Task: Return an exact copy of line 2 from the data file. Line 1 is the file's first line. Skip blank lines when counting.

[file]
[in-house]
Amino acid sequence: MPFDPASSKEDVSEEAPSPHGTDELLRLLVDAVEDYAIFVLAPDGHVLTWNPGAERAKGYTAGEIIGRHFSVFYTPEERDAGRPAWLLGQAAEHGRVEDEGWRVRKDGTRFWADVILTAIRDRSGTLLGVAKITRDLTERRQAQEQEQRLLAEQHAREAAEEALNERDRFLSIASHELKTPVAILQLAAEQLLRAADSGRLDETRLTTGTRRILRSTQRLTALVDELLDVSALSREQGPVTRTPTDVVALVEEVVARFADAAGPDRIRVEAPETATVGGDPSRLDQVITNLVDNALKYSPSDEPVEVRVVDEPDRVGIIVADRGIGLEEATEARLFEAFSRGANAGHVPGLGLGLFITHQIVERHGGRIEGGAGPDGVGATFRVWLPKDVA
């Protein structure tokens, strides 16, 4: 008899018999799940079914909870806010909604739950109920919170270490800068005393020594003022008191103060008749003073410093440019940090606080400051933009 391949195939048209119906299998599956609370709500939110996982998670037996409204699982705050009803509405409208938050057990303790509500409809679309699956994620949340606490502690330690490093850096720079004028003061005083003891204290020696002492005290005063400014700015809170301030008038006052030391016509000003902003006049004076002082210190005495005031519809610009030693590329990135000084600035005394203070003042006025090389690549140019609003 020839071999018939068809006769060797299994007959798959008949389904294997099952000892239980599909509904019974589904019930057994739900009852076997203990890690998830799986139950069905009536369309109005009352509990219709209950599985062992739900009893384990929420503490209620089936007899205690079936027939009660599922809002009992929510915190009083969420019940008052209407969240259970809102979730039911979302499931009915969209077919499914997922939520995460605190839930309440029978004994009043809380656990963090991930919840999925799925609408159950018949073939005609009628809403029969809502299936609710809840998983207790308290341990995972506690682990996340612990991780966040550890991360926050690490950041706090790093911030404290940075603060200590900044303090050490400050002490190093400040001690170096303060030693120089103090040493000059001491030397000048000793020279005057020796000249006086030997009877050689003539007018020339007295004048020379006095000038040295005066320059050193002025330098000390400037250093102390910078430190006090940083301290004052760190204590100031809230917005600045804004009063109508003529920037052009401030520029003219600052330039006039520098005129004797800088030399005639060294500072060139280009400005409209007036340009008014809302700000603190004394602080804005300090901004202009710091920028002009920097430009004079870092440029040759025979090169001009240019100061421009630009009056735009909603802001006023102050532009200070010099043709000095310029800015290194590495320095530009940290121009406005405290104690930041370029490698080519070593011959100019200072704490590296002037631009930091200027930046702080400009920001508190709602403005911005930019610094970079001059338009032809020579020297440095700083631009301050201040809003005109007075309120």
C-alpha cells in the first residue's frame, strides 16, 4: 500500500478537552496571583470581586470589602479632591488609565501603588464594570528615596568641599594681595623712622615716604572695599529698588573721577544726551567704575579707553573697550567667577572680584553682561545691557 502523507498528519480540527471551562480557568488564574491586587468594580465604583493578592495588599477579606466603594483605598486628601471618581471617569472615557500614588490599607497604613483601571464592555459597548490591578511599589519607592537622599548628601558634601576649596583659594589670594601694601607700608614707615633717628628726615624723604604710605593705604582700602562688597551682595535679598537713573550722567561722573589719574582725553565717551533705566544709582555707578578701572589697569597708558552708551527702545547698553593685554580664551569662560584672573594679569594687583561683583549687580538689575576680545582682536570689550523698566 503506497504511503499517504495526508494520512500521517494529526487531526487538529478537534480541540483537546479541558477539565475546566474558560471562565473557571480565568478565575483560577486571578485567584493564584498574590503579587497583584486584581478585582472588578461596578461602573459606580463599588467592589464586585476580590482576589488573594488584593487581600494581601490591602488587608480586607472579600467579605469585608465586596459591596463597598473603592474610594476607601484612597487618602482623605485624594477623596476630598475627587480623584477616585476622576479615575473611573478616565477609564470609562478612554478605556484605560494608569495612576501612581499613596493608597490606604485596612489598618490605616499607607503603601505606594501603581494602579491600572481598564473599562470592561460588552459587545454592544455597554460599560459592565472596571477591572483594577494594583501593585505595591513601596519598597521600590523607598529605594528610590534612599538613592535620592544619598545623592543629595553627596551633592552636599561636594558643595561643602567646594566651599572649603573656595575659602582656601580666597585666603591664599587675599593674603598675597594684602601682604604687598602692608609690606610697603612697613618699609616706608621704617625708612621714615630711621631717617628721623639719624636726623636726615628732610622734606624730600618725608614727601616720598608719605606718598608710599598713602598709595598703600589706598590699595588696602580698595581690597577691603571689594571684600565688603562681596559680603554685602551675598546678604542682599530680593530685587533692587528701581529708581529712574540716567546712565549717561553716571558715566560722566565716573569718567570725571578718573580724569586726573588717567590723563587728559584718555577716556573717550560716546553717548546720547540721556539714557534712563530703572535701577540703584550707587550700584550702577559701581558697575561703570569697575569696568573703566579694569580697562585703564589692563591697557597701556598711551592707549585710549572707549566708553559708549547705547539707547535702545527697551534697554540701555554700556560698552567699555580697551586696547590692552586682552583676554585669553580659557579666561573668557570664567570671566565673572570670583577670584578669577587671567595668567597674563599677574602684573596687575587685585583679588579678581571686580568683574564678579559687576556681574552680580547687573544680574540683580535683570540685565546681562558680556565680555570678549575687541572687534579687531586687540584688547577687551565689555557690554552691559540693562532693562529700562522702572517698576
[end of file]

Amino acid sequence: MPFDPASSKEDVSEEAPSPHGTDELLRLLVDAVEDYAIFVLAPDGHVLTWNPGAERAKGYTAGEIIGRHFSVFYTPEERDAGRPAWLLGQAAEHGRVEDEGWRVRKDGTRFWADVILTAIRDRSGTLLGVAKITRDLTERRQAQEQEQRLLAEQHAREAAEEALNERDRFLSIASHELKTPVAILQLAAEQLLRAADSGRLDETRLTTGTRRILRSTQRLTALVDELLDVSALSREQGPVTRTPTDVVALVEEVVARFADAAGPDRIRVEAPETATVGGDPSRLDQVITNLVDNALKYSPSDEPVEVRVVDEPDRVGIIVADRGIGLEEATEARLFEAFSRGANAGHVPGLGLGLFITHQIVERHGGRIEGGAGPDGVGATFRVWLPKDVA